Rationale: In order to read and spell,
children must acquire the understanding that letters represent phonemes
in spoken words. This lesson will support recognition of /i/ in spoken
words and its correspondence ‘i’ through speaking, writing, and reading
Materials: Letters and Elkonin boxes for each student, chalkboard, chart with “Iggy the penguin lives in an igloo”, student copies of Tin Man Fix It published by Educational Insights, picture page with illustrations of igloo, house, stick, tree, lips, eye, chips, mittens, hat, and cup.
1. Introduce lesson by telling class that we are going to be word detectives, and as word detectives, we have to become expert readers and really look carefully at what we read.
2. Have you ever gotten something really gross on your hands and cried “iiii?” Well, the very same /i/ is what we are looking for. However, in order to find it we have to stretch out the word. I’ll do the word igloo, iiiggloo. Icky, sticky, igloo. I uncovered one /i/.
3. (Show chart to class) Let’s try a tongue twister to warm us up for searching. “Iggy the penguin lives in an igloo.” Let’s read it together and the second time lets stretch our the words very carefully and search for /i/. How many times did you uncover it? Very good detectives!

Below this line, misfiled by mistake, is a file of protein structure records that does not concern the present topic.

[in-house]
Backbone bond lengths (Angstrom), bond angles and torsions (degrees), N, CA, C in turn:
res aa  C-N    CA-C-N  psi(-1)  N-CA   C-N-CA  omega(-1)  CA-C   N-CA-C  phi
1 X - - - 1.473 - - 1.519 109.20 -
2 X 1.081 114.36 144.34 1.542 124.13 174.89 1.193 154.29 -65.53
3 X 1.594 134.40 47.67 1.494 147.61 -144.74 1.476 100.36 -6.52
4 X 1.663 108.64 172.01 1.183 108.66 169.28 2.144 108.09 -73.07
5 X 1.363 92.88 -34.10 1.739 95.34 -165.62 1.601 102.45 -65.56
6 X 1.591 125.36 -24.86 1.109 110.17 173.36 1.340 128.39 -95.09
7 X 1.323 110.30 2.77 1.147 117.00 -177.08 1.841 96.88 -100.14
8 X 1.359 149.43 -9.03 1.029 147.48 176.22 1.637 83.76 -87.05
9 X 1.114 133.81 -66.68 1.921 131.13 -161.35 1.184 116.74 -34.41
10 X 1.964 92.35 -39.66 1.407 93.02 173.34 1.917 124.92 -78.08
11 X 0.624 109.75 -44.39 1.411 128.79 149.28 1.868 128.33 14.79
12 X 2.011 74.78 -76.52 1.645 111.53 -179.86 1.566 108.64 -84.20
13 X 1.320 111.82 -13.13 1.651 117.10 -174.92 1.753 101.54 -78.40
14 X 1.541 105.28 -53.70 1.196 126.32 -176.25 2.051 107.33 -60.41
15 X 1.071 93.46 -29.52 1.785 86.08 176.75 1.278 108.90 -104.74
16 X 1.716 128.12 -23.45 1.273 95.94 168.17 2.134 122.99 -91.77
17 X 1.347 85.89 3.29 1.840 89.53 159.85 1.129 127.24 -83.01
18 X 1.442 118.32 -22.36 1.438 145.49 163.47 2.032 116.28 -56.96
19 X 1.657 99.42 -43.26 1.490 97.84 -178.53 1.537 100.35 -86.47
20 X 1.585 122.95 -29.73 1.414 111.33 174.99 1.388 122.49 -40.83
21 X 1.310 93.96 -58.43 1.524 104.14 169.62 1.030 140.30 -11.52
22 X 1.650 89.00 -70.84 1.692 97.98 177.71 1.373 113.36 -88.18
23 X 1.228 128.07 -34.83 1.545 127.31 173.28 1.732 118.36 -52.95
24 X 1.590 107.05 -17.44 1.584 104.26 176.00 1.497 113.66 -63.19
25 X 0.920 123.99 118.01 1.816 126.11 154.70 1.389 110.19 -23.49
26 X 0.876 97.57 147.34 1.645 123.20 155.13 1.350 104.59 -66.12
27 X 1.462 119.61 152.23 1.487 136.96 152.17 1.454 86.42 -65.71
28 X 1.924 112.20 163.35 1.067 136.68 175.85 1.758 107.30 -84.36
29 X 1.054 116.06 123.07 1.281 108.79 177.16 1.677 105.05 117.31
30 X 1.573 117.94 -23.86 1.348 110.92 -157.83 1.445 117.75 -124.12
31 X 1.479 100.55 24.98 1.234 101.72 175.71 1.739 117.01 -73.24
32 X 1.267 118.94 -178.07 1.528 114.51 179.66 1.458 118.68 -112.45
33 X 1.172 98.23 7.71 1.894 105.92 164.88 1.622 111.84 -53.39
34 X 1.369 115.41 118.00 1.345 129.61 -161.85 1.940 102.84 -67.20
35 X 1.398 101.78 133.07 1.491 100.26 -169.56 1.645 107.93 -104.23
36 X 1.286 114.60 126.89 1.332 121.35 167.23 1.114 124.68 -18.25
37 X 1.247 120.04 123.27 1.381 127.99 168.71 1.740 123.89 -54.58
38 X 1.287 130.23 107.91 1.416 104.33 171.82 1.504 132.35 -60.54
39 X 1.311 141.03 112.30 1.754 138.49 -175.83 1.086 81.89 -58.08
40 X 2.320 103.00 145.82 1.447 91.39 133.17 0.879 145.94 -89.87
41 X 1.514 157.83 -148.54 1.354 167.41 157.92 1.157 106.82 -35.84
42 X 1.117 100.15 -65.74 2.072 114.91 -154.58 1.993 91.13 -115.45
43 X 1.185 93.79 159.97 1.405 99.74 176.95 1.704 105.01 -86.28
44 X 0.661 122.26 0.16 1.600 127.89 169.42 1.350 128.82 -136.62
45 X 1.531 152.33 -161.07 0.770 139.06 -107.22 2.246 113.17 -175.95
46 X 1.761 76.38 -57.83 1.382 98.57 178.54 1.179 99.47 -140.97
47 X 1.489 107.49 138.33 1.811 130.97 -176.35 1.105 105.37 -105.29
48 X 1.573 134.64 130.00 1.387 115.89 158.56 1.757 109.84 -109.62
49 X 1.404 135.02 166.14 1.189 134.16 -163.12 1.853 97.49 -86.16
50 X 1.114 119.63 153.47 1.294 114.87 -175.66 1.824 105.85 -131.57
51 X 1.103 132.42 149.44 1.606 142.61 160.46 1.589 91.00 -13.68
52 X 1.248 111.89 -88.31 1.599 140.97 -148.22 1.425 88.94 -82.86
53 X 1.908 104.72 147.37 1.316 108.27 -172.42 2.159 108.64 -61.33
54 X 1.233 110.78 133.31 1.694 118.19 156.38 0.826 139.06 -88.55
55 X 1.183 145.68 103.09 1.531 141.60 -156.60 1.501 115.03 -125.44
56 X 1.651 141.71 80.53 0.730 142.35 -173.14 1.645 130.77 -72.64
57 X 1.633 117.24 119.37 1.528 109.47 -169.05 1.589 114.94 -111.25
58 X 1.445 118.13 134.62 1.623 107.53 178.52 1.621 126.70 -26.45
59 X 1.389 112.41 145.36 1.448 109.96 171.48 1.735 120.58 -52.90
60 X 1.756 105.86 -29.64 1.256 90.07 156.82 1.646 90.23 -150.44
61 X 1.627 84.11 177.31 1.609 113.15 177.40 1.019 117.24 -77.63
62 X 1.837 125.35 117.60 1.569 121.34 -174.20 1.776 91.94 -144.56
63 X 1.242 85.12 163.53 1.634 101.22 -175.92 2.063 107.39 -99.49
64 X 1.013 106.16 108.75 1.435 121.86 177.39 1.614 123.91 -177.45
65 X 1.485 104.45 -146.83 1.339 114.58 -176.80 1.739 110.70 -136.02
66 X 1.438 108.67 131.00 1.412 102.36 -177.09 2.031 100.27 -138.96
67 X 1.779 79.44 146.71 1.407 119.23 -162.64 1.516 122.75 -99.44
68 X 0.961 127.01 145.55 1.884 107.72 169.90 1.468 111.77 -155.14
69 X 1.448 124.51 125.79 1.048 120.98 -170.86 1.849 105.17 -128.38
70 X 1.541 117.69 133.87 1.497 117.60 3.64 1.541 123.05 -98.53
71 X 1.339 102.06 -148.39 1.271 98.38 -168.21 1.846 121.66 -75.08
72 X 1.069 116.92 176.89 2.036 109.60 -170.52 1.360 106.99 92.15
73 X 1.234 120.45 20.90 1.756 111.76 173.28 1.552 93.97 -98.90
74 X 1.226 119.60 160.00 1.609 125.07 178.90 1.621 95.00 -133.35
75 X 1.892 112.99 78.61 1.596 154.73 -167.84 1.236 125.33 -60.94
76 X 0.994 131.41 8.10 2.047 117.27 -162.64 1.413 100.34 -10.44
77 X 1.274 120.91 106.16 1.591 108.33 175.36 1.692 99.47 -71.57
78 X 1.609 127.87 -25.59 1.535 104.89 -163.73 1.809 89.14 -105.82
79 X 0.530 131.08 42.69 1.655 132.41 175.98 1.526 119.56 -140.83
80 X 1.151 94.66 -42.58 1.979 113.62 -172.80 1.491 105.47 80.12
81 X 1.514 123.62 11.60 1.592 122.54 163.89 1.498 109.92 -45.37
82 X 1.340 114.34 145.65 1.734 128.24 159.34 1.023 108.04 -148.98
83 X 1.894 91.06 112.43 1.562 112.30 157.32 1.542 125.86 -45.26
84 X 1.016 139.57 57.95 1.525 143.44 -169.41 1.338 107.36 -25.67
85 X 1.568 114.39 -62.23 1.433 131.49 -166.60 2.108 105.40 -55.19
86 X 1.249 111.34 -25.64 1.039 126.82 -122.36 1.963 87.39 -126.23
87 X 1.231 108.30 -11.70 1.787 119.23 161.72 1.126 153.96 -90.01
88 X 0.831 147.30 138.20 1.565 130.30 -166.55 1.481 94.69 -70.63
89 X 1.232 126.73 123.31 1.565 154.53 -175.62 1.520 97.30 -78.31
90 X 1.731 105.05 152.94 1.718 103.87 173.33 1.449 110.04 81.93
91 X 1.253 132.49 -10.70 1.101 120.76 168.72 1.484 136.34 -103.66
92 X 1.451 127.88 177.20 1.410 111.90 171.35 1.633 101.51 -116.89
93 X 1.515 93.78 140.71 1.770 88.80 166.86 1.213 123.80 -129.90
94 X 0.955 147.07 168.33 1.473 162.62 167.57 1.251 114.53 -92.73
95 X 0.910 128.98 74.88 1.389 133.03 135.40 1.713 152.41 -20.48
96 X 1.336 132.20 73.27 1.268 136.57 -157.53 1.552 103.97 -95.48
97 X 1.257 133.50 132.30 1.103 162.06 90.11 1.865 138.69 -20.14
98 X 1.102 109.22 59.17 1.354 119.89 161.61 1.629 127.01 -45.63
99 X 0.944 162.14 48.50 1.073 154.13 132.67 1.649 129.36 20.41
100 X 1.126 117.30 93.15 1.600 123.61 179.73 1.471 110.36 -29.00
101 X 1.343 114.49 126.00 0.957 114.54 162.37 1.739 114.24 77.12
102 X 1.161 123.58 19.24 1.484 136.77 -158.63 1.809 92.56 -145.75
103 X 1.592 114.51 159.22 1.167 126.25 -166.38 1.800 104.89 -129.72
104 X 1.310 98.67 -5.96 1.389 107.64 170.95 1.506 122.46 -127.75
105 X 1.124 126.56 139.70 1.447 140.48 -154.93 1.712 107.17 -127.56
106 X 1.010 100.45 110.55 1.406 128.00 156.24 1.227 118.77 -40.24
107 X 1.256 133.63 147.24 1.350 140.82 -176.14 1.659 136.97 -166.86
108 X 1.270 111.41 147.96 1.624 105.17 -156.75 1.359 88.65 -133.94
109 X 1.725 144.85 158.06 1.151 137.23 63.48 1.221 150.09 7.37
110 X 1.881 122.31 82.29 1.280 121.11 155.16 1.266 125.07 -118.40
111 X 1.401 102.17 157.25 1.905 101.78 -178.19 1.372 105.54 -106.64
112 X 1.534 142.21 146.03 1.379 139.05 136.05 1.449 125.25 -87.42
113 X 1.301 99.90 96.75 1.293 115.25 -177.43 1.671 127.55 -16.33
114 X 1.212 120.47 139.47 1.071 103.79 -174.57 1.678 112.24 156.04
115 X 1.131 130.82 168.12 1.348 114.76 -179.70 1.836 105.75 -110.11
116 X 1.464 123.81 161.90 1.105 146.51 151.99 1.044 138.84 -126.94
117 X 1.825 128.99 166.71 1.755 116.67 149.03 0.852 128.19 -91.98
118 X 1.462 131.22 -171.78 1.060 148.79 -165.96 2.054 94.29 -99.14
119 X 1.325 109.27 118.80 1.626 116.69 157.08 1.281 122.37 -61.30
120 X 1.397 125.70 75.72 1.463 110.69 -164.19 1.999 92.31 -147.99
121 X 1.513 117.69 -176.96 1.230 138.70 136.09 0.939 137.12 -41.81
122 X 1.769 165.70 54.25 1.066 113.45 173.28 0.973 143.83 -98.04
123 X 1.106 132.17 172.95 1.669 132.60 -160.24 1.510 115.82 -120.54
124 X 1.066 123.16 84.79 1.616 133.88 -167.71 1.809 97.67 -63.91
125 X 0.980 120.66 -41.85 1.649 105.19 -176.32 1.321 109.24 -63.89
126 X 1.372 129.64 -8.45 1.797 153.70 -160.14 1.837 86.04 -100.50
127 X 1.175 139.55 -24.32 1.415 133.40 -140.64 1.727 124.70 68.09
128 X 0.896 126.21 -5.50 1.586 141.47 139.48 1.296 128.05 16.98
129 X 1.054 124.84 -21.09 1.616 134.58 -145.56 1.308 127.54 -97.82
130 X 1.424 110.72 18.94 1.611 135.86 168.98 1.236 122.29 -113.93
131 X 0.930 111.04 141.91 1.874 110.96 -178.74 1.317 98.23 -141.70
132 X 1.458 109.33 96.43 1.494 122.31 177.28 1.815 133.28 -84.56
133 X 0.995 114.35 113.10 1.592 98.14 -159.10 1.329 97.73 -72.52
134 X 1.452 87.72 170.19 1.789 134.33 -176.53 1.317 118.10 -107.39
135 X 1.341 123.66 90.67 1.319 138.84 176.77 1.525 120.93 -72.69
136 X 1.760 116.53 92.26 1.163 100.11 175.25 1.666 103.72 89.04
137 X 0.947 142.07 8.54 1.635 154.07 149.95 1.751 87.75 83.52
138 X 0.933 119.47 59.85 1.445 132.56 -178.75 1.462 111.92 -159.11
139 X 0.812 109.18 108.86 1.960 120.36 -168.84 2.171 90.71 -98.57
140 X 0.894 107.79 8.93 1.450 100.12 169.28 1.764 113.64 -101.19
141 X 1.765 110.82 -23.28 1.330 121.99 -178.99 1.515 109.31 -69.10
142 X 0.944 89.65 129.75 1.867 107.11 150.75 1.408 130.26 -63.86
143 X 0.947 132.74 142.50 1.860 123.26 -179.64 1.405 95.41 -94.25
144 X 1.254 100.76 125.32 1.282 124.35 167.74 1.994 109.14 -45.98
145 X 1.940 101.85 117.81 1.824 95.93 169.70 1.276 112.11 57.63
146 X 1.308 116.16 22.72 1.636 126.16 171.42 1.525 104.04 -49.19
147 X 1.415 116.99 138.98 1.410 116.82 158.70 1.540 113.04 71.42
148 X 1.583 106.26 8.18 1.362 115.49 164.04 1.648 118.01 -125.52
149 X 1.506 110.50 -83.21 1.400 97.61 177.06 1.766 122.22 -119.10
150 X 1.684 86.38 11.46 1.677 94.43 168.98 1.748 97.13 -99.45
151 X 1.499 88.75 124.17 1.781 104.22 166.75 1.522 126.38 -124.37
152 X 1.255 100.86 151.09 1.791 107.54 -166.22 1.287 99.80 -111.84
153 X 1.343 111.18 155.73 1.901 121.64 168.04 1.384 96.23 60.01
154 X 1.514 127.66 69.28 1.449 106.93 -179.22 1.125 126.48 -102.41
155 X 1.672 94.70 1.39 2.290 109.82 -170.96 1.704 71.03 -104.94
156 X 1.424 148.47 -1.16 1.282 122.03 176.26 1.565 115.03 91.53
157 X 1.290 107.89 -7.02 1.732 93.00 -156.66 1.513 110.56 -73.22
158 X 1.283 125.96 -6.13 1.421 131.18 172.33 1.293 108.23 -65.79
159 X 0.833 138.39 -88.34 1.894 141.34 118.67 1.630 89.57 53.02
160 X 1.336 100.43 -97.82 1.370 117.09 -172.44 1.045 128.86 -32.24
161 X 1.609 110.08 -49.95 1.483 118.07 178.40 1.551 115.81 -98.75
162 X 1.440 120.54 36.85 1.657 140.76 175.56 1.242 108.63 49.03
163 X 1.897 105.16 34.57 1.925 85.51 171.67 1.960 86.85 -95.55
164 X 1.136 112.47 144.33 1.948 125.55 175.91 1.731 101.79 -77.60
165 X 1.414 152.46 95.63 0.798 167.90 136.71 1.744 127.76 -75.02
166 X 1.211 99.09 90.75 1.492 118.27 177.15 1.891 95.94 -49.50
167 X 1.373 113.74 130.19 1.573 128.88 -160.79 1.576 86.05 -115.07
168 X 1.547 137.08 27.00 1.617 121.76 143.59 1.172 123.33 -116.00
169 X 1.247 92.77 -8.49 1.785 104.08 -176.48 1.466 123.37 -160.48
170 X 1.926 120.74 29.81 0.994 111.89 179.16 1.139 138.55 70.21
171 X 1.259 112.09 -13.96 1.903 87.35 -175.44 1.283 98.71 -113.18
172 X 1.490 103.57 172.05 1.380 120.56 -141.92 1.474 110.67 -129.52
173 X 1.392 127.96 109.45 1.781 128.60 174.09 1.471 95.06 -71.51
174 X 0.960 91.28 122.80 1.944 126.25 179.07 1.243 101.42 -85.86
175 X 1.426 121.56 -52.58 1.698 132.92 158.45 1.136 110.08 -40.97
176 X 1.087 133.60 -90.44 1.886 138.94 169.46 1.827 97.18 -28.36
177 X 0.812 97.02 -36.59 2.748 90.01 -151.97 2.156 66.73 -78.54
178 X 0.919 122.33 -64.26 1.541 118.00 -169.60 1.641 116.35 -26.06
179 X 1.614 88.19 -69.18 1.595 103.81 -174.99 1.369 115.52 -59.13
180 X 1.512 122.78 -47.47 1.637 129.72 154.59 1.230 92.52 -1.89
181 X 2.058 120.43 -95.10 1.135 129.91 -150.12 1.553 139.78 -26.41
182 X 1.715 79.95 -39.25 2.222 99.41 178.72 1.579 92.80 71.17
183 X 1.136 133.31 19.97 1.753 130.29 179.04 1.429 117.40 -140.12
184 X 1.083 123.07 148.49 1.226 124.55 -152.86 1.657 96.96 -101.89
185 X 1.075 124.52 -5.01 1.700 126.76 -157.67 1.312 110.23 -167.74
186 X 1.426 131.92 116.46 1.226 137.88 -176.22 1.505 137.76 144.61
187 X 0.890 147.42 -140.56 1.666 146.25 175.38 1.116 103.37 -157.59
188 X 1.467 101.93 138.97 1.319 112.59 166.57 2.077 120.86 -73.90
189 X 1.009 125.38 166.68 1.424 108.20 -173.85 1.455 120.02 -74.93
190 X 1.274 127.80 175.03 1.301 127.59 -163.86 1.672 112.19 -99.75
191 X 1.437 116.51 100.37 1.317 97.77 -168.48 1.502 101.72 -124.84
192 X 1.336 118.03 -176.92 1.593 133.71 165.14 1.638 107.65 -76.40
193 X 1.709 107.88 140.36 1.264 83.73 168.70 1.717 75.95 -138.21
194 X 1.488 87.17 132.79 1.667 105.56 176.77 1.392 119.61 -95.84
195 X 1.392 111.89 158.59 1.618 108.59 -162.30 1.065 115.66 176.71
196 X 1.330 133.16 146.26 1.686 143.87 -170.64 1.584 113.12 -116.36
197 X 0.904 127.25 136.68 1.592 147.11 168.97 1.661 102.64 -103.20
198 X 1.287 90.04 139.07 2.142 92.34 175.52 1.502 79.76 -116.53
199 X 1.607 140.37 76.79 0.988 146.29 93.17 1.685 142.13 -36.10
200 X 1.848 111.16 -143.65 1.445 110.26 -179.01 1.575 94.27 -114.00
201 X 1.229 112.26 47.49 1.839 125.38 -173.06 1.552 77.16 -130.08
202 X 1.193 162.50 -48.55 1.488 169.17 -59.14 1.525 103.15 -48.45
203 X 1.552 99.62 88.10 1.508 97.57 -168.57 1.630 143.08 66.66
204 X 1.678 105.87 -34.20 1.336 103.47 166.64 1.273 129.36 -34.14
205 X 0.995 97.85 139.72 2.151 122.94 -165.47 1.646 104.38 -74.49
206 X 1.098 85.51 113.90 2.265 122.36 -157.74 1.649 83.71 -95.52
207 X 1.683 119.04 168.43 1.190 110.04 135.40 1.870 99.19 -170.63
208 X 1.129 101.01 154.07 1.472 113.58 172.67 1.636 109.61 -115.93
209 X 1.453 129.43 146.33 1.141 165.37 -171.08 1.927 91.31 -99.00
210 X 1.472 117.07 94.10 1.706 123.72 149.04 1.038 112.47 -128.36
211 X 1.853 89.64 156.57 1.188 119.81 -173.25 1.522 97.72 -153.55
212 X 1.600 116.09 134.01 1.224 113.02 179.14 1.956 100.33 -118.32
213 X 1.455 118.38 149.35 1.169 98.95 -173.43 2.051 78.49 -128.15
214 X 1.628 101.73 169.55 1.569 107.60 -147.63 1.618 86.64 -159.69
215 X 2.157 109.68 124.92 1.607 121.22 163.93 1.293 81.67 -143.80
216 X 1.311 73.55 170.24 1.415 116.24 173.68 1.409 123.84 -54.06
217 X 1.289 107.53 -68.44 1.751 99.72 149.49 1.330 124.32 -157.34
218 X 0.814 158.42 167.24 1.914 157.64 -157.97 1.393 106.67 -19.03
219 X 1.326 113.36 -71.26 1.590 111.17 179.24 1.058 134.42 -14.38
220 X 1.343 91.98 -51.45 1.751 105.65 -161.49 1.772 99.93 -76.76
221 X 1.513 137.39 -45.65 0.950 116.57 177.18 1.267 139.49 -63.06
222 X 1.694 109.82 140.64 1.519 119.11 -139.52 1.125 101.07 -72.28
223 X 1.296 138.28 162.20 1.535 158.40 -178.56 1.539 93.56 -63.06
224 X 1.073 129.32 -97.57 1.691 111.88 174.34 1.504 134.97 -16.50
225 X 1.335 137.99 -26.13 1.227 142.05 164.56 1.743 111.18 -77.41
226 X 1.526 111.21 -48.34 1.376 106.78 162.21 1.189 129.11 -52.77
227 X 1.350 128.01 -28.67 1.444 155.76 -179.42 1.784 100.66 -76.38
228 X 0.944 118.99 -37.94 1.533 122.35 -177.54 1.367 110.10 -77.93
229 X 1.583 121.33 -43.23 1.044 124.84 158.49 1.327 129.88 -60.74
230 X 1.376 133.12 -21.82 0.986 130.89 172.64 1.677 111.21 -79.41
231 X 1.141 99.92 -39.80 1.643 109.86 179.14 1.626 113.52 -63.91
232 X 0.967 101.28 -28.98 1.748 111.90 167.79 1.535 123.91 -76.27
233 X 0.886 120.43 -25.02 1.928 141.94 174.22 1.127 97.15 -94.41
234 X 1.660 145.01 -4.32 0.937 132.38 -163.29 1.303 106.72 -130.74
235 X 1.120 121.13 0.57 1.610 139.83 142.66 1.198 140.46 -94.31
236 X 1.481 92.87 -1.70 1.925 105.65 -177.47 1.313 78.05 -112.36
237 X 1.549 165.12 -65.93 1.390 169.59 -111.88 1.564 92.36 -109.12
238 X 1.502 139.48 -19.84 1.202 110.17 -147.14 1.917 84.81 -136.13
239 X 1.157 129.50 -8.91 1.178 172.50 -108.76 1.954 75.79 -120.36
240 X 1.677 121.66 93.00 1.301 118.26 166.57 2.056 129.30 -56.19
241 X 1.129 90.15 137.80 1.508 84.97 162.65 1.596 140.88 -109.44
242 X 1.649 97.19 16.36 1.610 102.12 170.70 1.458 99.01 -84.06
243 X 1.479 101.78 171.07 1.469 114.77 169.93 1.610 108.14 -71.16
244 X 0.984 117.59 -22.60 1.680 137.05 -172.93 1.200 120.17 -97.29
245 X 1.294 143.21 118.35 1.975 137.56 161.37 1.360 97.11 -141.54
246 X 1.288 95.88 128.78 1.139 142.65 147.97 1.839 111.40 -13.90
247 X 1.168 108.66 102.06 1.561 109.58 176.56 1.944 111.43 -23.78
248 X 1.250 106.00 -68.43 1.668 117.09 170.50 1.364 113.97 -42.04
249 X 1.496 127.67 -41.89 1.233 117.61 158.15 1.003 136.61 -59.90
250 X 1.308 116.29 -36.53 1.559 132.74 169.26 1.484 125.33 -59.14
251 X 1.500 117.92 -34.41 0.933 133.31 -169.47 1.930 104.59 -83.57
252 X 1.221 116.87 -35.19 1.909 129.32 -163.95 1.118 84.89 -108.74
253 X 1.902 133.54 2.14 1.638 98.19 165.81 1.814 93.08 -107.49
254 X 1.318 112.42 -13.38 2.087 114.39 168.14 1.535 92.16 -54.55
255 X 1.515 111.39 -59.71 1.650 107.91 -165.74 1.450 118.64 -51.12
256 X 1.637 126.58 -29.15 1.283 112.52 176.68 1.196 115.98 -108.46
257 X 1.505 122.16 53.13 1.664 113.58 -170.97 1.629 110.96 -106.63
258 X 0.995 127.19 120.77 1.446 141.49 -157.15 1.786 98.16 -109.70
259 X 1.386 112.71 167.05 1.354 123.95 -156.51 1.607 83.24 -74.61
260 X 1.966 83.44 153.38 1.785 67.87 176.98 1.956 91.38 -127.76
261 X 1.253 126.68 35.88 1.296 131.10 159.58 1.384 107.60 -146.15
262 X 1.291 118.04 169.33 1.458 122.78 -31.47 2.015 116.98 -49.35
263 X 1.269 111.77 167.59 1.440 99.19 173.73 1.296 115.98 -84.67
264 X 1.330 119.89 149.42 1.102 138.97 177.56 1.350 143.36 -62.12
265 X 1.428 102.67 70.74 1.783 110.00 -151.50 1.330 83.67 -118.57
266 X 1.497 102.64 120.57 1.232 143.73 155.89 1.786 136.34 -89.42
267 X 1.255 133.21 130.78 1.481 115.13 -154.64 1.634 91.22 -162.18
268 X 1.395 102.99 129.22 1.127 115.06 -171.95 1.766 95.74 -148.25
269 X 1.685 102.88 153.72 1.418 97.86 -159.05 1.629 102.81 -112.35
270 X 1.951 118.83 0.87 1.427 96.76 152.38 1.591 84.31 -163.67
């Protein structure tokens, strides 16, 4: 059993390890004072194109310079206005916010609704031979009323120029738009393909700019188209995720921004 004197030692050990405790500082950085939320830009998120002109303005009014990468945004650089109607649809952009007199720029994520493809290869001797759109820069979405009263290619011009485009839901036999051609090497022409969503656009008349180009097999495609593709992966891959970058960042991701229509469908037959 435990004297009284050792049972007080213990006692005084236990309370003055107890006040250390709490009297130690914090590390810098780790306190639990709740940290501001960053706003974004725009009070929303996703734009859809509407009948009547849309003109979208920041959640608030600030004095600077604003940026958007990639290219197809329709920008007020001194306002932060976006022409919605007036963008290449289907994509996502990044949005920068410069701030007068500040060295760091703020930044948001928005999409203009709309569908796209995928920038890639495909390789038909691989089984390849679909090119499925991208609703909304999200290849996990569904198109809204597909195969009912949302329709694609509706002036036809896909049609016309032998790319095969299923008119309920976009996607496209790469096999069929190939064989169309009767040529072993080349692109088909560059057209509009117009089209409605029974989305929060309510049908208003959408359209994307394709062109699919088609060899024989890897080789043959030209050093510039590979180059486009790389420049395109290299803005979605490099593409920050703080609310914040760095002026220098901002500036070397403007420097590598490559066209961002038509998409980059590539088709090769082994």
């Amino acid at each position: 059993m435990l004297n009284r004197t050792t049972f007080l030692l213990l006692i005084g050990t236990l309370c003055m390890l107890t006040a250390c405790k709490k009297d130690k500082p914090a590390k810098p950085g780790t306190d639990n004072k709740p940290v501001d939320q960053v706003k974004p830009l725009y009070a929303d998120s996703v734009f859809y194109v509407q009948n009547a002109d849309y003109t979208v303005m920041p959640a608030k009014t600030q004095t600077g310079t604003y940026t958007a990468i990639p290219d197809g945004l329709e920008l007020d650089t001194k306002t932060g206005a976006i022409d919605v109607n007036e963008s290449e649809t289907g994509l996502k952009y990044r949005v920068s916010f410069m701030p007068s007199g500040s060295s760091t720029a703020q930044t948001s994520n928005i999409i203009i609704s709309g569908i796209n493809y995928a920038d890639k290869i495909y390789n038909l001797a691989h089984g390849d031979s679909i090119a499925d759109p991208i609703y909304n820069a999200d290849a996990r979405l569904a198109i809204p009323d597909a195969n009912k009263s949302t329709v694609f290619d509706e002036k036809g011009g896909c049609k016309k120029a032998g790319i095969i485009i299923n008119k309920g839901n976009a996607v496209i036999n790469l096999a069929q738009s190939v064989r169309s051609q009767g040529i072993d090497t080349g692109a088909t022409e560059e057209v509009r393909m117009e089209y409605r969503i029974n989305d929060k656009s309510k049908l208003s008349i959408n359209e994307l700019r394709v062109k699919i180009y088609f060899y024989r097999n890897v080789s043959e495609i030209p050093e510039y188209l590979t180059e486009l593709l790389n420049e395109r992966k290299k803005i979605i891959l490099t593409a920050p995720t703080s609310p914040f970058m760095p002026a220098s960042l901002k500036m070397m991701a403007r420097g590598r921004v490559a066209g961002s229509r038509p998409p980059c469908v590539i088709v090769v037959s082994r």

4. Let’s see if you can identify /i/ in words. If you hear /i/ in these words I want you to shake your hands as if you have something icky on them. (Model for class) Igloo or hut? Jump or sit? Fix or fox?
5. (Ask class to take our letters and Elkonin boxes) Now I want to see how good of detectives you are. I am going to call out a few words and using your letters and letterboxes, spell out each word. Don’t forget our icky, sticky /i/. I am going to do “fix” for you, Fix, f-i-x, well I know the /i/ is in the middle so I place an i in the middle box… (Proceed to place the f and x in correct boxes) Words for spelling: it, hid, dig, zip, swim, pink, spill. After spelling write words on board and have class read the words to you.
6. Very good, you all are hard working detectives! Now we are going to each read Tin Man Fix It. Have students write what their tin man would look like. Students’ work can be used to create a class book.
7. Assessment: Hand out page with pictures. After naming each picture, have class circle those pictures whose names have /i/. Further assessment by having each child read a list of pseudowords with /i/.
http://www.auburn.edu/rdggenie/elucid/mauldinbr.html -Heather Mauldin Umbrellas Up!
Eldredge, J. Lloyd. Teaching Decoding in Holistic Classrooms. Prentice
Hall Inc., 1995. 50-70.
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